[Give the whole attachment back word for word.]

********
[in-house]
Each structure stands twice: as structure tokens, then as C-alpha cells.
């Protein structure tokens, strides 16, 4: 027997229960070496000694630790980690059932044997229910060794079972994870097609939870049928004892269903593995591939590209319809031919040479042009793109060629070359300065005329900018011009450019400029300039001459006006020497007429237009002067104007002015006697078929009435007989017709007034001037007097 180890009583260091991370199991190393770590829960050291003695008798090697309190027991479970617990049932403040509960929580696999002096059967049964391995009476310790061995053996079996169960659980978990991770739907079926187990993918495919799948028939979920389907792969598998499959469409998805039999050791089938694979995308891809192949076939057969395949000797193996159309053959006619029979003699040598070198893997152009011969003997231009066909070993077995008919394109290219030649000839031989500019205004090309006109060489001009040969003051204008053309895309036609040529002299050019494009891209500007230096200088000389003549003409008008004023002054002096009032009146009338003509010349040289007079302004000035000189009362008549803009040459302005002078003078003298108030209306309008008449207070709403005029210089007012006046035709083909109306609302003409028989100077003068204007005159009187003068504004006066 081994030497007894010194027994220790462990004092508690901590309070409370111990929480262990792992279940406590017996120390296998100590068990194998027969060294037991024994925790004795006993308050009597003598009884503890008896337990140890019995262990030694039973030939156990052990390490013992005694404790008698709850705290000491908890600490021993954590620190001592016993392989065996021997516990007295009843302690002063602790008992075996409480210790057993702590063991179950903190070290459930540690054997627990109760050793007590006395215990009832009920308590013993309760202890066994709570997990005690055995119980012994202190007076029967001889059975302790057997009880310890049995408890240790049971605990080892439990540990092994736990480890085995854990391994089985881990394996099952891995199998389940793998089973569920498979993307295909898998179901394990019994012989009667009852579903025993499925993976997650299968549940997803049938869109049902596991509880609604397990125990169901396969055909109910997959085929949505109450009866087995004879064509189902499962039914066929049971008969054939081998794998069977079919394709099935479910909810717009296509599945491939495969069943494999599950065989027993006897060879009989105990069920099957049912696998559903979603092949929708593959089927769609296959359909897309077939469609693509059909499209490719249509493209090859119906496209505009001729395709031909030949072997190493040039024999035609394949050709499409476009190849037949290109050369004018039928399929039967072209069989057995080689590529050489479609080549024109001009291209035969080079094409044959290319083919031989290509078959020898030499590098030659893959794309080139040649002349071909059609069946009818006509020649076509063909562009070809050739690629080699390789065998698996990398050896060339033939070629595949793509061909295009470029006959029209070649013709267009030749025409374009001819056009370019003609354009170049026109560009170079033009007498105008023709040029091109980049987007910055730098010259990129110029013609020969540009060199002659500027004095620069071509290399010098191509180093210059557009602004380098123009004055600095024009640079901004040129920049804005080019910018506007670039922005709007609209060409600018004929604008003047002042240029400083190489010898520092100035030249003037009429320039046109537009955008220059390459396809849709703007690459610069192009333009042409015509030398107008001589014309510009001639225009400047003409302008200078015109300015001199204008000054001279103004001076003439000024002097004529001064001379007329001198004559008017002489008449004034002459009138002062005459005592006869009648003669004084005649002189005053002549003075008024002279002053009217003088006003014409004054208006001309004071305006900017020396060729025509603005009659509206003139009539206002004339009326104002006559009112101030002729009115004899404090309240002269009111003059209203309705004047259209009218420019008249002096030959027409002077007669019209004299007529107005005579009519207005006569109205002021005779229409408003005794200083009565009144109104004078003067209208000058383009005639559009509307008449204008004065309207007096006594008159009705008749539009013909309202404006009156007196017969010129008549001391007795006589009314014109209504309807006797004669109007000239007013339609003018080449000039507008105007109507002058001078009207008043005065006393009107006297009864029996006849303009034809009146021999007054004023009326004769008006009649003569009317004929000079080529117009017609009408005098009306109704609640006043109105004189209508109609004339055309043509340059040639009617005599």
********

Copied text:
[in-house]
Each structure stands twice: as structure tokens, then as C-alpha cells.
């Protein structure tokens, strides 16, 4: 027997229960070496000694630790980690059932044997229910060794079972994870097609939870049928004892269903593995591939590209319809031919040479042009793109060629070359300065005329900018011009450019400029300039001459006006020497007429237009002067104007002015006697078929009435007989017709007034001037007097 180890009583260091991370199991190393770590829960050291003695008798090697309190027991479970617990049932403040509960929580696999002096059967049964391995009476310790061995053996079996169960659980978990991770739907079926187990993918495919799948028939979920389907792969598998499959469409998805039999050791089938694979995308891809192949076939057969395949000797193996159309053959006619029979003699040598070198893997152009011969003997231009066909070993077995008919394109290219030649000839031989500019205004090309006109060489001009040969003051204008053309895309036609040529002299050019494009891209500007230096200088000389003549003409008008004023002054002096009032009146009338003509010349040289007079302004000035000189009362008549803009040459302005002078003078003298108030209306309008008449207070709403005029210089007012006046035709083909109306609302003409028989100077003068204007005159009187003068504004006066 081994030497007894010194027994220790462990004092508690901590309070409370111990929480262990792992279940406590017996120390296998100590068990194998027969060294037991024994925790004795006993308050009597003598009884503890008896337990140890019995262990030694039973030939156990052990390490013992005694404790008698709850705290000491908890600490021993954590620190001592016993392989065996021997516990007295009843302690002063602790008992075996409480210790057993702590063991179950903190070290459930540690054997627990109760050793007590006395215990009832009920308590013993309760202890066994709570997990005690055995119980012994202190007076029967001889059975302790057997009880310890049995408890240790049971605990080892439990540990092994736990480890085995854990391994089985881990394996099952891995199998389940793998089973569920498979993307295909898998179901394990019994012989009667009852579903025993499925993976997650299968549940997803049938869109049902596991509880609604397990125990169901396969055909109910997959085929949505109450009866087995004879064509189902499962039914066929049971008969054939081998794998069977079919394709099935479910909810717009296509599945491939495969069943494999599950065989027993006897060879009989105990069920099957049912696998559903979603092949929708593959089927769609296959359909897309077939469609693509059909499209490719249509493209090859119906496209505009001729395709031909030949072997190493040039024999035609394949050709499409476009190849037949290109050369004018039928399929039967072209069989057995080689590529050489479609080549024109001009291209035969080079094409044959290319083919031989290509078959020898030499590098030659893959794309080139040649002349071909059609069946009818006509020649076509063909562009070809050739690629080699390789065998698996990398050896060339033939070629595949793509061909295009470029006959029209070649013709267009030749025409374009001819056009370019003609354009170049026109560009170079033009007498105008023709040029091109980049987007910055730098010259990129110029013609020969540009060199002659500027004095620069071509290399010098191509180093210059557009602004380098123009004055600095024009640079901004040129920049804005080019910018506007670039922005709007609209060409600018004929604008003047002042240029400083190489010898520092100035030249003037009429320039046109537009955008220059390459396809849709703007690459610069192009333009042409015509030398107008001589014309510009001639225009400047003409302008200078015109300015001199204008000054001279103004001076003439000024002097004529001064001379007329001198004559008017002489008449004034002459009138002062005459005592006869009648003669004084005649002189005053002549003075008024002279002053009217003088006003014409004054208006001309004071305006900017020396060729025509603005009659509206003139009539206002004339009326104002006559009112101030002729009115004899404090309240002269009111003059209203309705004047259209009218420019008249002096030959027409002077007669019209004299007529107005005579009519207005006569109205002021005779229409408003005794200083009565009144109104004078003067209208000058383009005639559009509307008449204008004065309207007096006594008159009705008749539009013909309202404006009156007196017969010129008549001391007795006589009314014109209504309807006797004669109007000239007013339609003018080449000039507008105007109507002058001078009207008043005065006393009107006297009864029996006849303009034809009146021999007054004023009326004769008006009649003569009317004929000079080529117009017609009408005098009306109704609640006043109105004189209508109609004339055309043509340059040639009617005599």